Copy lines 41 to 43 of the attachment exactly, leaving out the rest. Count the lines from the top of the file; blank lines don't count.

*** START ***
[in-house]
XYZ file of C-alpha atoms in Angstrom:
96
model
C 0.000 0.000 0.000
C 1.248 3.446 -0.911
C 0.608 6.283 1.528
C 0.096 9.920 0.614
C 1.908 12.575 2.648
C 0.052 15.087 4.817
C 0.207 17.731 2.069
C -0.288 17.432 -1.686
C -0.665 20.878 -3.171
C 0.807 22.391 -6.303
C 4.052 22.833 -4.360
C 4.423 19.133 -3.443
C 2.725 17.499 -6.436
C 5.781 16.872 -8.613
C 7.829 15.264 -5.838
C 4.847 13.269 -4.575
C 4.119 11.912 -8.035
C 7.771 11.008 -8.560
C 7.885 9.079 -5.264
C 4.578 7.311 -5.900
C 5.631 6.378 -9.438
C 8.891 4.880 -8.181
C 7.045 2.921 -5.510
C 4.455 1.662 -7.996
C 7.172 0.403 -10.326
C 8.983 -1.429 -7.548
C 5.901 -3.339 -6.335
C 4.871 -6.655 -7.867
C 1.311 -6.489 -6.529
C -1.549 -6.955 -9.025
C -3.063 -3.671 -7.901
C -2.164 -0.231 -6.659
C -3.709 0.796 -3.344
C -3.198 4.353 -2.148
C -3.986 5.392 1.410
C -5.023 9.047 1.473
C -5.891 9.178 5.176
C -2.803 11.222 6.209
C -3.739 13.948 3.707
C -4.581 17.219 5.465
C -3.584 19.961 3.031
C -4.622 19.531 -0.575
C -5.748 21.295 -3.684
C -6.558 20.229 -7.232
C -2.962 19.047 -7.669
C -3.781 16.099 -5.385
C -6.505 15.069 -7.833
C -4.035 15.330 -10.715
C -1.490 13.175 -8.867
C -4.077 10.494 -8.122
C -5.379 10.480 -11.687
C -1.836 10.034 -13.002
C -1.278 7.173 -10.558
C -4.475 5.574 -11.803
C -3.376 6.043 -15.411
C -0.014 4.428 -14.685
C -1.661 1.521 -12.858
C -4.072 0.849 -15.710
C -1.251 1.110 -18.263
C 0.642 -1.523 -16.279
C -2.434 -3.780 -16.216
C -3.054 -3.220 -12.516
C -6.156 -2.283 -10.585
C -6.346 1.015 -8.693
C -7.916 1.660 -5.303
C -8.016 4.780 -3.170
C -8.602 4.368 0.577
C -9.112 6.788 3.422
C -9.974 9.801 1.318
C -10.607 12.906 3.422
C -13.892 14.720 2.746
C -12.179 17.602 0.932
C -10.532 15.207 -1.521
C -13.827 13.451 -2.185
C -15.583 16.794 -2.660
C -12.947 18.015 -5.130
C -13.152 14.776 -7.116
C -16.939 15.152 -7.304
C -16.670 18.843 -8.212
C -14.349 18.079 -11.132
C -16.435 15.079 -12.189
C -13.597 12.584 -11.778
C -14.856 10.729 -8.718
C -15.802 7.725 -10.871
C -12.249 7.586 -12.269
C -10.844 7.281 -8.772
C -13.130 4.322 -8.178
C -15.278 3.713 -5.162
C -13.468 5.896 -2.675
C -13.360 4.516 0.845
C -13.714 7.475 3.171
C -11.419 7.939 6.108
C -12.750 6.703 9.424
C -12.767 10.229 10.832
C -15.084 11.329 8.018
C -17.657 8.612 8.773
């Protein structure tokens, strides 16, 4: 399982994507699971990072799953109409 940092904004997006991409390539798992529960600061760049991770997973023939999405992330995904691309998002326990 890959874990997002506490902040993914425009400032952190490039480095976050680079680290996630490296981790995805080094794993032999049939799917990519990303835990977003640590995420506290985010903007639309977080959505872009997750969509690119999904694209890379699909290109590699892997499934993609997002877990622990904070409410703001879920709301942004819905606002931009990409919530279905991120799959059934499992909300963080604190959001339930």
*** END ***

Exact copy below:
C -5.891 9.178 5.176
C -2.803 11.222 6.209
C -3.739 13.948 3.707